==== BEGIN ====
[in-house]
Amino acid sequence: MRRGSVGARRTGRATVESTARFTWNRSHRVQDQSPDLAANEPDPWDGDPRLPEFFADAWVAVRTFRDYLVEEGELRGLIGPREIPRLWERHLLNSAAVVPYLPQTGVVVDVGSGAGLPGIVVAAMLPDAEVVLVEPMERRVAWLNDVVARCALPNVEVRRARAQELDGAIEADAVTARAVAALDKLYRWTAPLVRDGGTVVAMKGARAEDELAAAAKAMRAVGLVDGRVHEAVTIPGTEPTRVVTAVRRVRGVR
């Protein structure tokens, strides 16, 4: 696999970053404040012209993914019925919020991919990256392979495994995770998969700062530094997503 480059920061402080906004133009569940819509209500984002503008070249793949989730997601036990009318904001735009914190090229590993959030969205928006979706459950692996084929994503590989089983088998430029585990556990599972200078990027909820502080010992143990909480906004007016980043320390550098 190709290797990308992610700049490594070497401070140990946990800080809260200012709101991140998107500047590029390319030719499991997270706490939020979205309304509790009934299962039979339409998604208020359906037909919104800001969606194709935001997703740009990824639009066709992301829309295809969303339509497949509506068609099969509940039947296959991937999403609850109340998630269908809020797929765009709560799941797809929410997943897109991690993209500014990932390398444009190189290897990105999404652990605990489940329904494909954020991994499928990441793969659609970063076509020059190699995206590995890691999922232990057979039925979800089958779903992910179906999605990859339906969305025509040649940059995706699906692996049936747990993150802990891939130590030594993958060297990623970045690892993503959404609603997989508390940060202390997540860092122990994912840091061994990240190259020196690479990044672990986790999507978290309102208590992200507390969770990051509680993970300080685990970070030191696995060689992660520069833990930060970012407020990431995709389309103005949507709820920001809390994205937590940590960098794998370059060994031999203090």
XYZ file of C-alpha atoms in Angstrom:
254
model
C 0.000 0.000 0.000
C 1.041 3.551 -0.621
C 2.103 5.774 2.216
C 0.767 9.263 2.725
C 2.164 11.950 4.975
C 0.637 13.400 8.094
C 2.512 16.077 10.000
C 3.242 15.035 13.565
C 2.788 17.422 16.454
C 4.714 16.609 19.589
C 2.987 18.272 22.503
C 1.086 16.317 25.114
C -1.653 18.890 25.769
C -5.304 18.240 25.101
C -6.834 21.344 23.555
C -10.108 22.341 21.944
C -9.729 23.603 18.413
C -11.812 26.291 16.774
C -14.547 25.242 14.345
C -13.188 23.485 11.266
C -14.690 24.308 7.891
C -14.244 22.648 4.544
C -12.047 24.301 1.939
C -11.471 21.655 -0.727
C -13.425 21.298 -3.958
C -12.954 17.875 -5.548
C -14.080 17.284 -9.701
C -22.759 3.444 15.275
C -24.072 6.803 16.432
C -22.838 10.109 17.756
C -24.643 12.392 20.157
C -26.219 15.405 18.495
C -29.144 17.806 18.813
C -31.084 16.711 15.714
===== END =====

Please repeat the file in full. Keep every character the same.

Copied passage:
[in-house]
Amino acid sequence: MRRGSVGARRTGRATVESTARFTWNRSHRVQDQSPDLAANEPDPWDGDPRLPEFFADAWVAVRTFRDYLVEEGELRGLIGPREIPRLWERHLLNSAAVVPYLPQTGVVVDVGSGAGLPGIVVAAMLPDAEVVLVEPMERRVAWLNDVVARCALPNVEVRRARAQELDGAIEADAVTARAVAALDKLYRWTAPLVRDGGTVVAMKGARAEDELAAAAKAMRAVGLVDGRVHEAVTIPGTEPTRVVTAVRRVRGVR
């Protein structure tokens, strides 16, 4: 696999970053404040012209993914019925919020991919990256392979495994995770998969700062530094997503 480059920061402080906004133009569940819509209500984002503008070249793949989730997601036990009318904001735009914190090229590993959030969205928006979706459950692996084929994503590989089983088998430029585990556990599972200078990027909820502080010992143990909480906004007016980043320390550098 190709290797990308992610700049490594070497401070140990946990800080809260200012709101991140998107500047590029390319030719499991997270706490939020979205309304509790009934299962039979339409998604208020359906037909919104800001969606194709935001997703740009990824639009066709992301829309295809969303339509497949509506068609099969509940039947296959991937999403609850109340998630269908809020797929765009709560799941797809929410997943897109991690993209500014990932390398444009190189290897990105999404652990605990489940329904494909954020991994499928990441793969659609970063076509020059190699995206590995890691999922232990057979039925979800089958779903992910179906999605990859339906969305025509040649940059995706699906692996049936747990993150802990891939130590030594993958060297990623970045690892993503959404609603997989508390940060202390997540860092122990994912840091061994990240190259020196690479990044672990986790999507978290309102208590992200507390969770990051509680993970300080685990970070030191696995060689992660520069833990930060970012407020990431995709389309103005949507709820920001809390994205937590940590960098794998370059060994031999203090």
XYZ file of C-alpha atoms in Angstrom:
254
model
C 0.000 0.000 0.000
C 1.041 3.551 -0.621
C 2.103 5.774 2.216
C 0.767 9.263 2.725
C 2.164 11.950 4.975
C 0.637 13.400 8.094
C 2.512 16.077 10.000
C 3.242 15.035 13.565
C 2.788 17.422 16.454
C 4.714 16.609 19.589
C 2.987 18.272 22.503
C 1.086 16.317 25.114
C -1.653 18.890 25.769
C -5.304 18.240 25.101
C -6.834 21.344 23.555
C -10.108 22.341 21.944
C -9.729 23.603 18.413
C -11.812 26.291 16.774
C -14.547 25.242 14.345
C -13.188 23.485 11.266
C -14.690 24.308 7.891
C -14.244 22.648 4.544
C -12.047 24.301 1.939
C -11.471 21.655 -0.727
C -13.425 21.298 -3.958
C -12.954 17.875 -5.548
C -14.080 17.284 -9.701
C -22.759 3.444 15.275
C -24.072 6.803 16.432
C -22.838 10.109 17.756
C -24.643 12.392 20.157
C -26.219 15.405 18.495
C -29.144 17.806 18.813
C -31.084 16.711 15.714